This book is a subset from a larger work apparently entitled Stars! which focuses on glamorous photos and stills of the movie makers of the day. This book presents a number of pictures, including some full color, with some suitably laudatory text.
Profiled stars include:
Robert De Niro
Most of these could count 1984 as their pinnacle, although I’m sure many would lie to themselves about their continuing relevance (Streisand, Fonda, Beatty, Dunaway, Keaton, Streep, Shields, Spacek). One I don’t even recognize (Clayburgh). Only a couple remain draws to this day (De Niro, Pacino, Ford, maybe Nicholson, maybe Travolta). So it’s a timestamped piece of fluff.
Funny, though, and probably only coincidental that these actors starred in a lot of overlapping movies. Or maybe those movies are what Davis thought we’d carry of the Disco years into eternity. With the exception of The Godfather and Star Wars, I think she would have been mistaken. Kramer Vs Kramer? Common, 50% of the population is getting divorced now. The Black Death had a smaller chance of killing you in the Dark Ages. Saturday Night Fever? Take some NyQuil and go to bed early. Shampoo? We’ve stopped lathering and repeating.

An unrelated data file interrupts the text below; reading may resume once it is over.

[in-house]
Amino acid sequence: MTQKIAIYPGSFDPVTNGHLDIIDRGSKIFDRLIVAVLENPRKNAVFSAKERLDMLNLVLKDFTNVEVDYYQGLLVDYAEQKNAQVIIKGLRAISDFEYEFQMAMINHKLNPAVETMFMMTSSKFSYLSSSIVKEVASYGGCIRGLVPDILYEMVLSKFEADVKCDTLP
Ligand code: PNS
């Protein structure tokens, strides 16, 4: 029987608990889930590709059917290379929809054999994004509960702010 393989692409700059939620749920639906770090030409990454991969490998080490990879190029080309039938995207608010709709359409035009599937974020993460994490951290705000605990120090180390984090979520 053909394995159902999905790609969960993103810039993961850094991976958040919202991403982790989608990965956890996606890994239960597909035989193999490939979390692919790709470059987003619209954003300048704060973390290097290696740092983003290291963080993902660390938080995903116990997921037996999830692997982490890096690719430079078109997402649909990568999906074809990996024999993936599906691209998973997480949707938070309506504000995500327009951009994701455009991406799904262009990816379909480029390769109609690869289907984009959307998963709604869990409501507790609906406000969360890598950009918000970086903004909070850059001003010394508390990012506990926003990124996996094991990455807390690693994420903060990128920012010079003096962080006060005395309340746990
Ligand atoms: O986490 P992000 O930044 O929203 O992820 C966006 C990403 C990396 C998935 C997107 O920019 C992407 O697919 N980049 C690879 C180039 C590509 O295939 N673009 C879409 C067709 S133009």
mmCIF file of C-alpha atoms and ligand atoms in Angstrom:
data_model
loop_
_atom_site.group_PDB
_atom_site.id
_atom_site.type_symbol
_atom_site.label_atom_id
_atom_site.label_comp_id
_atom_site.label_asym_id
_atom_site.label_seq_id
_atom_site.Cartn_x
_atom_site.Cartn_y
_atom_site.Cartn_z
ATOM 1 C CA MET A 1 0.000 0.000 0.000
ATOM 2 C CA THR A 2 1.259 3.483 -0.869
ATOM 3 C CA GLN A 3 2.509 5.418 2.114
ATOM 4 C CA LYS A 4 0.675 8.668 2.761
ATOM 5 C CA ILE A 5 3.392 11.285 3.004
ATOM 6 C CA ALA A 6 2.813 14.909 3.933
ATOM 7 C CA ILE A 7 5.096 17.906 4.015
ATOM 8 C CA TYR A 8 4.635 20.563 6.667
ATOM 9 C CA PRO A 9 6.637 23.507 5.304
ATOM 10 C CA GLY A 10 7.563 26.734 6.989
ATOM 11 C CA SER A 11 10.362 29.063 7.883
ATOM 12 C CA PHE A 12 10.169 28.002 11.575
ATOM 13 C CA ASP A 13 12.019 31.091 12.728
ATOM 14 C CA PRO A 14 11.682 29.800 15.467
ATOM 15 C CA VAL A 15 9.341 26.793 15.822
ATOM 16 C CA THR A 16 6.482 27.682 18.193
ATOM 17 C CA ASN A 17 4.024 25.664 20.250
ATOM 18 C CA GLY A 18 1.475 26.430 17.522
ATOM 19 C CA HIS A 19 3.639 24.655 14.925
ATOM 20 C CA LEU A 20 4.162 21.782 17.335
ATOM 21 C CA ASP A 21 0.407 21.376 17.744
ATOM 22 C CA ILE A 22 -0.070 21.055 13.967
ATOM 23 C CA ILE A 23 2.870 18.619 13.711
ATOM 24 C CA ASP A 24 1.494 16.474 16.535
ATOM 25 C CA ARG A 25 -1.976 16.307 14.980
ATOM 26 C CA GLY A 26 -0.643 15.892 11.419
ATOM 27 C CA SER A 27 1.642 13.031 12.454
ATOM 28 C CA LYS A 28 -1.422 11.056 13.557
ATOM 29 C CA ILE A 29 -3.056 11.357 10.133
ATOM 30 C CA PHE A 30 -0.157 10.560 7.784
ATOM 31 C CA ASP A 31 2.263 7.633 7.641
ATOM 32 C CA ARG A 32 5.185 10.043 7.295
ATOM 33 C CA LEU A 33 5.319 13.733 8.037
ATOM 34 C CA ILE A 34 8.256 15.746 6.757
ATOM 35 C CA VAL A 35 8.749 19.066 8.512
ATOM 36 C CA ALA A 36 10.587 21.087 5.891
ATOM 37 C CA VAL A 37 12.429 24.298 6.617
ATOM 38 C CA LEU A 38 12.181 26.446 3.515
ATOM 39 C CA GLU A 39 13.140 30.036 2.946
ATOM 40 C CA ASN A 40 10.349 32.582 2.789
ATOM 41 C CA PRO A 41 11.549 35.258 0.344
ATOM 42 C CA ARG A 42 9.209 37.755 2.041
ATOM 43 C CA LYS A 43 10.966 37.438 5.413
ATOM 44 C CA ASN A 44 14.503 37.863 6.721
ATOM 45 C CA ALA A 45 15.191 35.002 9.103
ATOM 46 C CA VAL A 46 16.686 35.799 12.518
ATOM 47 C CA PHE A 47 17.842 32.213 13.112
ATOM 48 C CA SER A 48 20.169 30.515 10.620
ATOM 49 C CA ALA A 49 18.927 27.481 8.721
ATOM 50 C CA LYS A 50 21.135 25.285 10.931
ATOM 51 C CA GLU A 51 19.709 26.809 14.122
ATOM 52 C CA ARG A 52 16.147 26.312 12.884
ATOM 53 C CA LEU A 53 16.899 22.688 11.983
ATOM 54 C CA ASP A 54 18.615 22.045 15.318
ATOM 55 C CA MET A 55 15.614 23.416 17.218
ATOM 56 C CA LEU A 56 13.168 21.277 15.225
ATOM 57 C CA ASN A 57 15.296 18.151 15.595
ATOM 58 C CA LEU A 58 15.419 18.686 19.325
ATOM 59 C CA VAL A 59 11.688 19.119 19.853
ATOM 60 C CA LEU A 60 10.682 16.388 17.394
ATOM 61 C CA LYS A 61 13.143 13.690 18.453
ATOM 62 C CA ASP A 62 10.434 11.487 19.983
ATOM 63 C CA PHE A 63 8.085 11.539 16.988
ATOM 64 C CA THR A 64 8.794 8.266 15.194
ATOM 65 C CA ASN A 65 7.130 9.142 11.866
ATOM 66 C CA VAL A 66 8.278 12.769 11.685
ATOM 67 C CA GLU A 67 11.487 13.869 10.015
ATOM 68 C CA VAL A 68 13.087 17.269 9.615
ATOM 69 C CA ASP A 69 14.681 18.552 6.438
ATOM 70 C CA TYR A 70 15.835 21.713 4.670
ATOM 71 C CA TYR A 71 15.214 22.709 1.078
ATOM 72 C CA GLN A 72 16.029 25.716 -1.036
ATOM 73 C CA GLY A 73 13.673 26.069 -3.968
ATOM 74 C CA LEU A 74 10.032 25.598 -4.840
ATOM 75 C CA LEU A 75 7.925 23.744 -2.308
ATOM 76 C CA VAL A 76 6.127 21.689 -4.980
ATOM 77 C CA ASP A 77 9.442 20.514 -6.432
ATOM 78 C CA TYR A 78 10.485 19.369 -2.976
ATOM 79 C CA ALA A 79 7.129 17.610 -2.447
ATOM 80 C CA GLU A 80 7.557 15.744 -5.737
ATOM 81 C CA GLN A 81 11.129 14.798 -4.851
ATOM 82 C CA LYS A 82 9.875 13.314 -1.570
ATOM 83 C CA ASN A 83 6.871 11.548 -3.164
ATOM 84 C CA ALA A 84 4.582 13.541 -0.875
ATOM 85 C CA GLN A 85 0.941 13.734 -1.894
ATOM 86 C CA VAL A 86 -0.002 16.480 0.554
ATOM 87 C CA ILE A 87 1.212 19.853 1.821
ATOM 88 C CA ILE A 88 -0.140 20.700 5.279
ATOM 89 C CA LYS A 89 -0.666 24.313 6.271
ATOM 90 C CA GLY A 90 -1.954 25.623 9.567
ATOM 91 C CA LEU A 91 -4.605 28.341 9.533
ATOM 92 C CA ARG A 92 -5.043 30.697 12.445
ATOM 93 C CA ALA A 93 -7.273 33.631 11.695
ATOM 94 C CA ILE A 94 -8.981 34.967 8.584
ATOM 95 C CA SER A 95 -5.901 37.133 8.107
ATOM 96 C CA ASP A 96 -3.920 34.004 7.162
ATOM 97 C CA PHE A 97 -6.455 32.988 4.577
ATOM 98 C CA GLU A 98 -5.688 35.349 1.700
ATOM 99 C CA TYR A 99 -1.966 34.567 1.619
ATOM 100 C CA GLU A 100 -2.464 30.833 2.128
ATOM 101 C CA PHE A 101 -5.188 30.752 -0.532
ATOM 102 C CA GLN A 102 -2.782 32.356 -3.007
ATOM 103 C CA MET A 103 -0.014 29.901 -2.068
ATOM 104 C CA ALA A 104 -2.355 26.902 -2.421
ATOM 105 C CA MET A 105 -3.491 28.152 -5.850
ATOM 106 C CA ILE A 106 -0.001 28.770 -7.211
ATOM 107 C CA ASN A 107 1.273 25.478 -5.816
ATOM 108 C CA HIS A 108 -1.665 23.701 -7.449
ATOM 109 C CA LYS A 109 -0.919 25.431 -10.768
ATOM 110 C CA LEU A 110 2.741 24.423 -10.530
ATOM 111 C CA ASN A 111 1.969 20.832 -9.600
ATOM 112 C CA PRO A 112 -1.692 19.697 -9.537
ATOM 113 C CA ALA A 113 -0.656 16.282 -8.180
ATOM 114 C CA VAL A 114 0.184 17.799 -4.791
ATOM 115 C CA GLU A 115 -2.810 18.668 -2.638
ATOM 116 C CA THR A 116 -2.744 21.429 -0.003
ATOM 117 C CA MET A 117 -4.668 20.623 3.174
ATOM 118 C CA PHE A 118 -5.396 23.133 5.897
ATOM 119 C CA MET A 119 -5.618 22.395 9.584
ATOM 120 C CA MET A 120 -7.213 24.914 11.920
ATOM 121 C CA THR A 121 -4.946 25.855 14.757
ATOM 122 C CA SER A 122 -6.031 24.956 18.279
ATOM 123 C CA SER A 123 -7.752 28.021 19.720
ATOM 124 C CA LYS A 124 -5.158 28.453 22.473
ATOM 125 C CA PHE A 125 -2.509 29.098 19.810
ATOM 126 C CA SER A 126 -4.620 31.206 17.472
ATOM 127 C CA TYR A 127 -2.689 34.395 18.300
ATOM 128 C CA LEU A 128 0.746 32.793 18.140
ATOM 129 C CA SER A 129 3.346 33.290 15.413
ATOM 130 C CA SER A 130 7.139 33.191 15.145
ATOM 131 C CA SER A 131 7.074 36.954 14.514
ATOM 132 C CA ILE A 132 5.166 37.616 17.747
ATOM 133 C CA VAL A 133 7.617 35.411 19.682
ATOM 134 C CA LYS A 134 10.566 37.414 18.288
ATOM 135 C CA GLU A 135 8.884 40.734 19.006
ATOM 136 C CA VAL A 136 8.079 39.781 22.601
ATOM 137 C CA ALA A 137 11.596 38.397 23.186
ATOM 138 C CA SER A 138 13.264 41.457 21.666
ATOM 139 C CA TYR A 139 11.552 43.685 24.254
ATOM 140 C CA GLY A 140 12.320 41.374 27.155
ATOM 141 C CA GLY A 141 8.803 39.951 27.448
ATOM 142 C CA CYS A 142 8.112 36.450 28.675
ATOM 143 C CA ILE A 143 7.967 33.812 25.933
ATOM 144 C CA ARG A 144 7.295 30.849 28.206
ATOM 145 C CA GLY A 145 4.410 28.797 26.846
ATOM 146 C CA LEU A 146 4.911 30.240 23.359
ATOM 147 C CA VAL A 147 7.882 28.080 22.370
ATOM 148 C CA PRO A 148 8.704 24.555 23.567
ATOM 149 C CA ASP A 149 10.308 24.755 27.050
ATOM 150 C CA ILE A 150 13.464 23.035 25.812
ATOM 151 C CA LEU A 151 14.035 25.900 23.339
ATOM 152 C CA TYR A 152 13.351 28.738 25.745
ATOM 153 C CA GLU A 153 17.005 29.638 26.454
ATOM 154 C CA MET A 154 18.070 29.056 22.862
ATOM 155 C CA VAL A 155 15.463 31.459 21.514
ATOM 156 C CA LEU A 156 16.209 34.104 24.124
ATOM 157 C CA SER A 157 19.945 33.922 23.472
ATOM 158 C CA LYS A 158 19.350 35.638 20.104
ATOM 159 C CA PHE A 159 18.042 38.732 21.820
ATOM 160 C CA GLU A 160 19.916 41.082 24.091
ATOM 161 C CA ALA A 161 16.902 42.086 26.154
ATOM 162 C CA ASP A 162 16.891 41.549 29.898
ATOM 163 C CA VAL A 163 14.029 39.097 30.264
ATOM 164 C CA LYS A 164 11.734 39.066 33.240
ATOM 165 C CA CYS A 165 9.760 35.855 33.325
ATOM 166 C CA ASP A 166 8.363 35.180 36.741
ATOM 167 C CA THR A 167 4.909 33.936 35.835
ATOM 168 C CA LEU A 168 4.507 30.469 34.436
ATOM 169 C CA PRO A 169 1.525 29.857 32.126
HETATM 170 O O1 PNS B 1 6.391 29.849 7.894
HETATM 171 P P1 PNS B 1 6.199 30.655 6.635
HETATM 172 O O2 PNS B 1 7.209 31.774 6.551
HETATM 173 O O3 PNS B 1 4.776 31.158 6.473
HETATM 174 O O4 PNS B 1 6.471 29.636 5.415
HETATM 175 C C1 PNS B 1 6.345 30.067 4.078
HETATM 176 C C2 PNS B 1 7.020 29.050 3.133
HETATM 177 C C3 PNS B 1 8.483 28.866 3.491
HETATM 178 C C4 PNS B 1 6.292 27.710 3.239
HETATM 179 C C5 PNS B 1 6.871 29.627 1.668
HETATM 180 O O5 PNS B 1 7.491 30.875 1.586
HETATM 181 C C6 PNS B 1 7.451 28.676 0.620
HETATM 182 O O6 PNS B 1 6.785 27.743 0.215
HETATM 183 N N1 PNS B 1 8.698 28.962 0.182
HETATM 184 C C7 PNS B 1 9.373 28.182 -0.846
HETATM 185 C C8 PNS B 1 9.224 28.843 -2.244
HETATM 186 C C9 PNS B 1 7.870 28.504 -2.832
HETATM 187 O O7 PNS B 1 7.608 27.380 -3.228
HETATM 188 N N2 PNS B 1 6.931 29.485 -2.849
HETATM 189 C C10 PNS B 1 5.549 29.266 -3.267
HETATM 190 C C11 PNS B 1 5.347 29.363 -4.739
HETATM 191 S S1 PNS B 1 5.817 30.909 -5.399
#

On the plus side, I get to mark one book down and move it to my to read shelf and I didn’t have to spend much time on it. Which makes just that much more time for me to avoid War and Peace.
Secretary of State Condoleezza Rice took time out from matters of war and peace to catch this week’s finale of American Idol. Unlike many adults who claim they watch the show only because their kids commandeer the TV, Condi is an unabashed fan.
Rice was rooting for fellow Birmingham native Taylor Hicks and will soon send him a congratulatory letter, says a State Department official.
Nothing is too trifling for a conspiracy for these people. Rigging American Idol? Hey, they’ve got to stay in practice between elections.
So in the year 2030, when someone from the retrodivision of an immersive entertainment syndicate plumbs the depths of arcana and comes up with a re-imagining of Firefly wherein “Mal” Reynolds is actually Mallory Reynolds and both Mal and her assistant Zoo (a guy, of course) are actually mystical religionists whose uprising has been thwarted by the corporate mercenaries of a Big Nuclear puppet regime, I shall merrily taunt, “So now you know how it feels!” to Firefly partisans who think the new Battlestar Galactica is better than the original.
Hopefully, Lawrence will be the chair at SLU by then so he’ll be nearby for a good personal taunting. Or perhaps I shall take the sympathetic high road. But only if I can be patronizing about it.